One of my children seems particularly affected by stress. This child tends to be pretty easy-going and slow-moving, so it often comes as a surprise when I hear the words “I’m so stressed out, there’s just too much pressure!” come out of this child’s mouth. Often, I cannot understand what is so stressful about the situation; in my eyes, everything is under control and we are just plugging right along. When I ask what is stressful, this child answers, “What if the teachers change their mind and decide to have a test? What if I forget all of my spelling words? What if…” Basically, many different possible scenarios are going through this child’s head, and the uncertainty is overwhelming.
I have a few thoughts about why this is happening. First, there has been a big leap in terms of academic responsibilities and difficulty this year, so I suspect that the heightened expectations are somewhat stressful. Second, this child is at a developmental stage characterized by much emotional, physical, and spiritual growth, so facing the unknown both within and without is probably a bit scary. Third, this child’s temperament (melancholic, I believe) probably also plays a role.
1) I have offered to pray with this child, and I have suggested that they ask for the protection of their guardian angel. I remind all of my children of Jesus’ words when he said, See that you do not despise any of these little ones, for I say to you that their angels in heaven always look upon the face of my heavenly Father (Matt 18:10). Each of us has a guardian angel, and we might as well ask for their help!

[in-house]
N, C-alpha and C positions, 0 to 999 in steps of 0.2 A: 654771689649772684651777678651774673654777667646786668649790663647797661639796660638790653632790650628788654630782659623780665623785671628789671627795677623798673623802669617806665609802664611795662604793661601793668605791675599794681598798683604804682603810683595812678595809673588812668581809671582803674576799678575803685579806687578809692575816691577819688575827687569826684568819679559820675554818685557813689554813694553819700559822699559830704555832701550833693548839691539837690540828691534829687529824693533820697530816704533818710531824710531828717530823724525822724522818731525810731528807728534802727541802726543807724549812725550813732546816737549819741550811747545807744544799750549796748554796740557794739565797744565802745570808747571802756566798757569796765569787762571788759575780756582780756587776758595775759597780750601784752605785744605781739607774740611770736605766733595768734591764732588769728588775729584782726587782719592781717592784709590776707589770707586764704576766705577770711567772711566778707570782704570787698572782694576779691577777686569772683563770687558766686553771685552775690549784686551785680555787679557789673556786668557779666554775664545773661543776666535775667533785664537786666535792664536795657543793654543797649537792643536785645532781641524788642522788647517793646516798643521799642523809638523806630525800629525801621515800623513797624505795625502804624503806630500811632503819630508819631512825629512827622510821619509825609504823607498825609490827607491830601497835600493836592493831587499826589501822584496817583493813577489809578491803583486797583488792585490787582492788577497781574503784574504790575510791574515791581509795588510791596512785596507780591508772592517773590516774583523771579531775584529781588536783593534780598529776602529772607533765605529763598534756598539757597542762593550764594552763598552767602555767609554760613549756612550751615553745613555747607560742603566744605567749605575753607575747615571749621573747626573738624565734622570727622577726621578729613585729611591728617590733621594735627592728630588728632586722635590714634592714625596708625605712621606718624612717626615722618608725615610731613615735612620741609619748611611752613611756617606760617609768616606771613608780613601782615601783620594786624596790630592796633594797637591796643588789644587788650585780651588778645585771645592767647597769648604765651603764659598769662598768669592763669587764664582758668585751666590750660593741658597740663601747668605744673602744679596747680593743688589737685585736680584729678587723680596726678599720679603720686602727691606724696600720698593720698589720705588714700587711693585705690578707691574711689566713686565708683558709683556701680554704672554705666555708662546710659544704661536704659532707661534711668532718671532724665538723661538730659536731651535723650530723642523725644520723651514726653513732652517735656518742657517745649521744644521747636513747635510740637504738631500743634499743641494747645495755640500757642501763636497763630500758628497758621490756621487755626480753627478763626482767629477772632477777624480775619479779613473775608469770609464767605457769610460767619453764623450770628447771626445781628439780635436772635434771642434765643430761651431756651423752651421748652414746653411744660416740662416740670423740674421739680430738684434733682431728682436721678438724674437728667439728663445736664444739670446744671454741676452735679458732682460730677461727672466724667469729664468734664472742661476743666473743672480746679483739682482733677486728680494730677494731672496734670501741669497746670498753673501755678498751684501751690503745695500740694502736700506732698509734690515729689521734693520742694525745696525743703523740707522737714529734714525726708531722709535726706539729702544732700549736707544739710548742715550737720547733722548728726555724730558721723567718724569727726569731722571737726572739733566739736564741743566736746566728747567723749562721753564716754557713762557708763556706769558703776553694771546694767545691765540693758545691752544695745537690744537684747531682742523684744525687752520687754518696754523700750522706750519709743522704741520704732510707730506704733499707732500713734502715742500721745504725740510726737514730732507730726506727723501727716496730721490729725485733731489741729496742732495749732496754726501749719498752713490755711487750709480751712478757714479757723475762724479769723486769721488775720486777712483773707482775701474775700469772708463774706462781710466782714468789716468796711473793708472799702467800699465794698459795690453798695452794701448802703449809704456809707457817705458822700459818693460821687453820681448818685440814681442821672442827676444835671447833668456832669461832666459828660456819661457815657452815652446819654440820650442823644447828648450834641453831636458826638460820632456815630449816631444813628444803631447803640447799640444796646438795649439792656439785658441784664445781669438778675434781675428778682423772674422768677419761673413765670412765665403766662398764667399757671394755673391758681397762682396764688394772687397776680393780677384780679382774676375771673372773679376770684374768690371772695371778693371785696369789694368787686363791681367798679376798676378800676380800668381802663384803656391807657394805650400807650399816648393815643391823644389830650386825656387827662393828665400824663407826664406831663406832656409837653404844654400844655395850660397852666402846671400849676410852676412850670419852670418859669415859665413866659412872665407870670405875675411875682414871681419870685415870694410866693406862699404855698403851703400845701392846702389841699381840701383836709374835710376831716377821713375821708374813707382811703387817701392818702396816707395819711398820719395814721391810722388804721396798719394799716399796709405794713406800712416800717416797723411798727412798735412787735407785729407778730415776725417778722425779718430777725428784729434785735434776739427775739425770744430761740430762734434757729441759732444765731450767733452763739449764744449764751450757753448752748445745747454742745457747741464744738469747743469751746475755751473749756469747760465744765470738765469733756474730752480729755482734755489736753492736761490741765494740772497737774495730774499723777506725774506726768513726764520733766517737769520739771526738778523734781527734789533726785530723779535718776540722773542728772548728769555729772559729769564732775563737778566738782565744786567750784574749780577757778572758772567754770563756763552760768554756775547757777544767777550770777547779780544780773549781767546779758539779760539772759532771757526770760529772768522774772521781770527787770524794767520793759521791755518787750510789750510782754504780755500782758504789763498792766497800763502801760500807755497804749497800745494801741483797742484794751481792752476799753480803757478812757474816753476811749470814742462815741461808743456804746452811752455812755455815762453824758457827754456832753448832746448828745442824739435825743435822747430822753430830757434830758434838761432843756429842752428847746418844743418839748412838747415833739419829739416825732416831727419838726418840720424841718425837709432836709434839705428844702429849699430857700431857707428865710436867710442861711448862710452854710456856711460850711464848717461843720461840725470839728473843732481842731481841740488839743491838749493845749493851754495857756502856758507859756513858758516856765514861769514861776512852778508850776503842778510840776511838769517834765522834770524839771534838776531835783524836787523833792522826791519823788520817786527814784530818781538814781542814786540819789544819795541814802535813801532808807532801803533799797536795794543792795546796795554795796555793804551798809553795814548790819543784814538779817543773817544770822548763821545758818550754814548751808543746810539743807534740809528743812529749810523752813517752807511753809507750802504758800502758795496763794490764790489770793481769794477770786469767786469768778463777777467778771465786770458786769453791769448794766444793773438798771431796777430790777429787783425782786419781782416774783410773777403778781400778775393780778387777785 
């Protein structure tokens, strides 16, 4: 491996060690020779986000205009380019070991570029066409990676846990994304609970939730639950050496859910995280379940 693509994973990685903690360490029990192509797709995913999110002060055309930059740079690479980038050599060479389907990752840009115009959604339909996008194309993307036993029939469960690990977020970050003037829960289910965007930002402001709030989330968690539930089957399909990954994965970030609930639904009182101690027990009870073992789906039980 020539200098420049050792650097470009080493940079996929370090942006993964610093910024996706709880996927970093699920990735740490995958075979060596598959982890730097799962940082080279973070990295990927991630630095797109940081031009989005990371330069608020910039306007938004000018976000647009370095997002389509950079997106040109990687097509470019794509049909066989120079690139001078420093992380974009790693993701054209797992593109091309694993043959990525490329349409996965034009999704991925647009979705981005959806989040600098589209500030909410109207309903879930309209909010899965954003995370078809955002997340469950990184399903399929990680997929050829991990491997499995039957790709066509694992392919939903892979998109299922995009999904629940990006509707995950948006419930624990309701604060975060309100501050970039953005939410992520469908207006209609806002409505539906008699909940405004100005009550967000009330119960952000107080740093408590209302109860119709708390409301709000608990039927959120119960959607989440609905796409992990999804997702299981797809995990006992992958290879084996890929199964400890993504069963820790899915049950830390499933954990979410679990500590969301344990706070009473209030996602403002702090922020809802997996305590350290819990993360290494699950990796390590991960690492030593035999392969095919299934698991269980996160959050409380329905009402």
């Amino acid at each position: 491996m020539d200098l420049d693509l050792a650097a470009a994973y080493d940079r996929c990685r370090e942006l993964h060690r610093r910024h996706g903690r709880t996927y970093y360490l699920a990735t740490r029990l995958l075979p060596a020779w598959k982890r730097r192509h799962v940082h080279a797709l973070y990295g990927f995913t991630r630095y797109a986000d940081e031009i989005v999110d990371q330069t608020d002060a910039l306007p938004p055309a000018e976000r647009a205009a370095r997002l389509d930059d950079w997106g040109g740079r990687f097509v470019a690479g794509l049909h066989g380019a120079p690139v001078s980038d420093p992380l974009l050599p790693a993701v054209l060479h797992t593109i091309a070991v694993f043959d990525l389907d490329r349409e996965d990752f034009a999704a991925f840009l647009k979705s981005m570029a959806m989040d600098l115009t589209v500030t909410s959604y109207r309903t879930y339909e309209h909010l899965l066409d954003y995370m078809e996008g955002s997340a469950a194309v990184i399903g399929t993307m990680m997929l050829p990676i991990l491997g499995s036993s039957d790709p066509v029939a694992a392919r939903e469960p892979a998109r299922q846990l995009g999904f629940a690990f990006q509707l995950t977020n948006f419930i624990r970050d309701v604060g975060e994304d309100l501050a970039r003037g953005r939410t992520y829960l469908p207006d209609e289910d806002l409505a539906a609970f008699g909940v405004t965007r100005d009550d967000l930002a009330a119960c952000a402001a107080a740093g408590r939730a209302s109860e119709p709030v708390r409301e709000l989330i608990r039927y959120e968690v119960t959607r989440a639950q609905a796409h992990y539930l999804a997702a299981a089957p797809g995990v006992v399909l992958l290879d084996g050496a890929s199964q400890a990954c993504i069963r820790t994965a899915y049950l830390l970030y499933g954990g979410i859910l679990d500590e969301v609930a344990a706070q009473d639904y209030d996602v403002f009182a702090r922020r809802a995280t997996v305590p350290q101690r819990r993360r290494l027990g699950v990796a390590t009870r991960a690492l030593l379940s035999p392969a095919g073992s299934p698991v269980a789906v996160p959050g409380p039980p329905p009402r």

2) I have asked this child to be specific about what is stressful, and I have listened carefully and observed patterns in what is said. If a particular theme keeps rising to the top, I sit down and talk with this child at a time when we are both calm, and tell this child what I have noticed. Then, I have asked if this child would like to hear my suggestions. If yes, I will give a couple of practical tips and ask if this child needs my help in implementing them.
3) I have tried to keep our schedule predictable and fairly low-key.
I would love to hear your suggestions on helping children cope with stress!
Mary, Queen of Families, pray for us!